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Pleural effusion occurs when too much fluid collects in the pleural space (the space between the two layers of the pleura). It is commonly known as "water on the lungs." It is characterized by shortness of breath, chest pain, gastric discomfort (dyspepsia), and cough.
There are two thin membranes in the chest, one (the visceral pleura) lining the lungs, and the other (the parietal pleura) covering the inside of the chest wall. Normally, small blood vessels in the pleural linings produce a small amount of fluid that lubricates the opposed pleural membranes so that they can glide smoothly against one another during breathing movements. Any extra fluid is taken up by blood and lymph vessels, maintaining a balance. When either too much fluid forms or something prevents its removal, the result is an excess of pleural fluid—an effusion. The most common causes are disease of the heart or lungs, and inflammation or infection of the pleura.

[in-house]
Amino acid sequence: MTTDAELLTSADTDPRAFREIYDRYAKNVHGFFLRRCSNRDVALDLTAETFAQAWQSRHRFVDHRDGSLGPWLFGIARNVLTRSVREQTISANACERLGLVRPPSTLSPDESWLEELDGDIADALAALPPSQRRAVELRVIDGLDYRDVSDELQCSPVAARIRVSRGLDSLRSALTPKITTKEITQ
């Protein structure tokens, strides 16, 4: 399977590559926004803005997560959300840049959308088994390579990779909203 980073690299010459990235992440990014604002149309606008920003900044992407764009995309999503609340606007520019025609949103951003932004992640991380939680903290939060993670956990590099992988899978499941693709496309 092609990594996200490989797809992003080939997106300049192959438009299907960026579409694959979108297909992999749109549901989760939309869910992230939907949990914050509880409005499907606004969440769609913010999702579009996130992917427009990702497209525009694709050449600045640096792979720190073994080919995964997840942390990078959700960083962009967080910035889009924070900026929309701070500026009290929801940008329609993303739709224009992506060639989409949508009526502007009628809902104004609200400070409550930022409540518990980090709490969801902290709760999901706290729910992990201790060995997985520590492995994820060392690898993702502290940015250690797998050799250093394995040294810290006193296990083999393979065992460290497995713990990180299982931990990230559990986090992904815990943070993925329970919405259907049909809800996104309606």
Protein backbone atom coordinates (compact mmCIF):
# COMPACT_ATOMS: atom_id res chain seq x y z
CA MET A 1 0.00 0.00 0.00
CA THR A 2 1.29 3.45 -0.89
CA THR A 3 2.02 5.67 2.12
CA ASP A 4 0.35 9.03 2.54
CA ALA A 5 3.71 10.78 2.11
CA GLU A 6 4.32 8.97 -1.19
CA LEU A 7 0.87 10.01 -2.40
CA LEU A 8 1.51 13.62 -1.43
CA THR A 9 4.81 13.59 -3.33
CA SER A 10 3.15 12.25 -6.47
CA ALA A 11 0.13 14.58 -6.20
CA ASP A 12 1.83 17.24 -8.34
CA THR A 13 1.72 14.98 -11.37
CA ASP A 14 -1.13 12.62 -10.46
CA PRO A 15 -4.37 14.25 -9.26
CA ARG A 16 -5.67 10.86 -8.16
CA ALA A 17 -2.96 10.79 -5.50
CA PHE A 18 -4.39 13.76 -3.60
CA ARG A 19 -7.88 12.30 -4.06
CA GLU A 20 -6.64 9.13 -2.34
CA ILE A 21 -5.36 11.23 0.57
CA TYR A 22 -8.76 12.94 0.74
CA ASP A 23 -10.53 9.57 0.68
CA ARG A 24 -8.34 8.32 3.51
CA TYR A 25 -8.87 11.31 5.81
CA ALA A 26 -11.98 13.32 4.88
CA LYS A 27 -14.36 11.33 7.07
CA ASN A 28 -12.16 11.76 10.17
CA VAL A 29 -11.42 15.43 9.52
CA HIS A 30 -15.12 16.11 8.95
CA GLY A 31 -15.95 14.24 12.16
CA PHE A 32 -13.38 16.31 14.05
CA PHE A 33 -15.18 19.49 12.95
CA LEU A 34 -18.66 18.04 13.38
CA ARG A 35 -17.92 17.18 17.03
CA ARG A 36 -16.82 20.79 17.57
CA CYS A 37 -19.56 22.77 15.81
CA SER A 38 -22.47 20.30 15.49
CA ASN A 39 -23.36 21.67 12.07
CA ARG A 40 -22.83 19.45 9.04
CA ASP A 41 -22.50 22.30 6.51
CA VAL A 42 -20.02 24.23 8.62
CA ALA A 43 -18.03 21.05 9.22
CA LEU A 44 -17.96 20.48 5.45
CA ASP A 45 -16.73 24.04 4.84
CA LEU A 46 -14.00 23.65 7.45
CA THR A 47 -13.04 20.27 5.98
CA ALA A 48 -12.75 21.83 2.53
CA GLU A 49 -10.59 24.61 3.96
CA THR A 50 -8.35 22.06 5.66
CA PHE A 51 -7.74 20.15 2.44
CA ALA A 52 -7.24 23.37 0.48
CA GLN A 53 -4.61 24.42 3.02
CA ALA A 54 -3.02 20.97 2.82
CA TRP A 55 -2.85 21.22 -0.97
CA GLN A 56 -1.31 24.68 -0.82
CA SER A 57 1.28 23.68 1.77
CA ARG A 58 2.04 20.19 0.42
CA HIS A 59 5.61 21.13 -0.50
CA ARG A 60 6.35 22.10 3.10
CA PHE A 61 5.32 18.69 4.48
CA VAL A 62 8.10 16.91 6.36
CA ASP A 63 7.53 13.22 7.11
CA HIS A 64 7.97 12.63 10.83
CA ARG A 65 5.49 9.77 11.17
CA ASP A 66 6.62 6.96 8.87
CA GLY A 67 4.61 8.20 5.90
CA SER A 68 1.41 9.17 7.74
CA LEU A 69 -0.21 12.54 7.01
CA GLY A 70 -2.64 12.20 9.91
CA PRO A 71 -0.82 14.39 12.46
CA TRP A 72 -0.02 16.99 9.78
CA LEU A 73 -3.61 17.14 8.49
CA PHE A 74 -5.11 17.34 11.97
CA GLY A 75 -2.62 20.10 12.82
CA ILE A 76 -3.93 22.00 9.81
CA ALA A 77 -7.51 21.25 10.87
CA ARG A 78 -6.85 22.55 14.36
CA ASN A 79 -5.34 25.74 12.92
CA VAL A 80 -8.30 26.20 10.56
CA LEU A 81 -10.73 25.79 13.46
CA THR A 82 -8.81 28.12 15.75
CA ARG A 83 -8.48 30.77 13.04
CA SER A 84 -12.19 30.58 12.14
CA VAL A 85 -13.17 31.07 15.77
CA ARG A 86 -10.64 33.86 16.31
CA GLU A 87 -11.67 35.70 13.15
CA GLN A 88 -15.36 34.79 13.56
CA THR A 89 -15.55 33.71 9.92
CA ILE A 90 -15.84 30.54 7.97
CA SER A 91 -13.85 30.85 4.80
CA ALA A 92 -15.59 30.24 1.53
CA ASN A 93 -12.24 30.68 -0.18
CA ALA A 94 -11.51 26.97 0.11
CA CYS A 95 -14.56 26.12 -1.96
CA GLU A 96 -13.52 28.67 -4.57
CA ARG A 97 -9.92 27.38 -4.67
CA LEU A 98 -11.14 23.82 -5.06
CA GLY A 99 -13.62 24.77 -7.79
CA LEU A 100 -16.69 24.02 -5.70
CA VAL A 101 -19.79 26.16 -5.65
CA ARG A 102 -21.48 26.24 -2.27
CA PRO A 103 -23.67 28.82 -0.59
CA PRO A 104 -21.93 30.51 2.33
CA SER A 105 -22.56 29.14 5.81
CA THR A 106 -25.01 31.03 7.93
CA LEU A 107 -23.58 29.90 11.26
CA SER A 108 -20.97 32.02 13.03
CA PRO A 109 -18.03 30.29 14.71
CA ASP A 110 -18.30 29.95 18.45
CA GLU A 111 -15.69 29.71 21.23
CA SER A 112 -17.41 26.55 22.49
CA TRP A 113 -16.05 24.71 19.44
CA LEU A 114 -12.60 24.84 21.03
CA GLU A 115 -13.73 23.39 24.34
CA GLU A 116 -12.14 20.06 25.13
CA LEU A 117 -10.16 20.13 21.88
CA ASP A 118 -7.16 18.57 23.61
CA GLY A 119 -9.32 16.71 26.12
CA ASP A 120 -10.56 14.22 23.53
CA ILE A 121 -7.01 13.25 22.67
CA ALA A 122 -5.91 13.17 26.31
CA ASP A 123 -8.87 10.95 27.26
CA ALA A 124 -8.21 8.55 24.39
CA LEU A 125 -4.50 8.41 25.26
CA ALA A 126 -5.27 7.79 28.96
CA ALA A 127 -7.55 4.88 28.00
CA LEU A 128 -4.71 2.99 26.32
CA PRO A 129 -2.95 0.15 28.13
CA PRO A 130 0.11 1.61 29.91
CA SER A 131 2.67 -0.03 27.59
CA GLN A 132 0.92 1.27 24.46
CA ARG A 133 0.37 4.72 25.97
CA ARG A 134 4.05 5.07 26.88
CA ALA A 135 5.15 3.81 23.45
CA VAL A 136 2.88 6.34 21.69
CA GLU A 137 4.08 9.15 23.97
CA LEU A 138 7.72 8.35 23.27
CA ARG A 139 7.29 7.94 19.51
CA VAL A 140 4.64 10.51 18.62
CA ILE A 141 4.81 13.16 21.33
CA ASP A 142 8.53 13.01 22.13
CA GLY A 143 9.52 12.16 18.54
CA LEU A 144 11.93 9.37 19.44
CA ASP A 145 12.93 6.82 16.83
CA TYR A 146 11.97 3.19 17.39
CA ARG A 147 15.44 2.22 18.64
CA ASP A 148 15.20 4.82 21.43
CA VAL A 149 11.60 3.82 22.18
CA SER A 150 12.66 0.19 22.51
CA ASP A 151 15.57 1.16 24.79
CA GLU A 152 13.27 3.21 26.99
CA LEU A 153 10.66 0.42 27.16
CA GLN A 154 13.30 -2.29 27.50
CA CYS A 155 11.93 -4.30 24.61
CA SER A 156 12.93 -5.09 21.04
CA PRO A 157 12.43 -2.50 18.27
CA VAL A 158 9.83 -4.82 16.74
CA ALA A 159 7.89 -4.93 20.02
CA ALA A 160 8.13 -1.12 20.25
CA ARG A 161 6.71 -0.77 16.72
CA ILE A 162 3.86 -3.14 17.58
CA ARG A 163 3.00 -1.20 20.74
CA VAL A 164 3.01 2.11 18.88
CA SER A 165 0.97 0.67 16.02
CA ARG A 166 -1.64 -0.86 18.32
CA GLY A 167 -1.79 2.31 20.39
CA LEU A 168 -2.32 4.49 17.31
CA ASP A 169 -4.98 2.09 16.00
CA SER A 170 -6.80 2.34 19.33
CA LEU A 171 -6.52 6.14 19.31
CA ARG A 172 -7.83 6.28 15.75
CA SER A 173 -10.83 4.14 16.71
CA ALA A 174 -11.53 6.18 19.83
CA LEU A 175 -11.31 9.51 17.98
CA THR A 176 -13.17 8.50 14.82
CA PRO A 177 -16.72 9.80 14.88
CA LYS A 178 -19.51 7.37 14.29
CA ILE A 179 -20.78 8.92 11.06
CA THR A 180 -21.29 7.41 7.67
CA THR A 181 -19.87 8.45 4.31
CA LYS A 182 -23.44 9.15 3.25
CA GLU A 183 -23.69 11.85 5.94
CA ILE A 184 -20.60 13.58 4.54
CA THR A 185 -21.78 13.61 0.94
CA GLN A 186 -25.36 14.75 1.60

Pleural effusion itself is not a disease as much as a result of many different diseases. For this reason, there is no "typical" patient in terms of age, sex, or other characteristics. Instead, anyone who develops one of the many conditions that can produce an effusion may be affected.
There are two types of pleural effusion: the transudate and the exudate. This is a very important point because the two types of fluid are very different, and which type is present points to what sort of disease is likely to have produced the effusion. It also can suggest the best approach to treatment.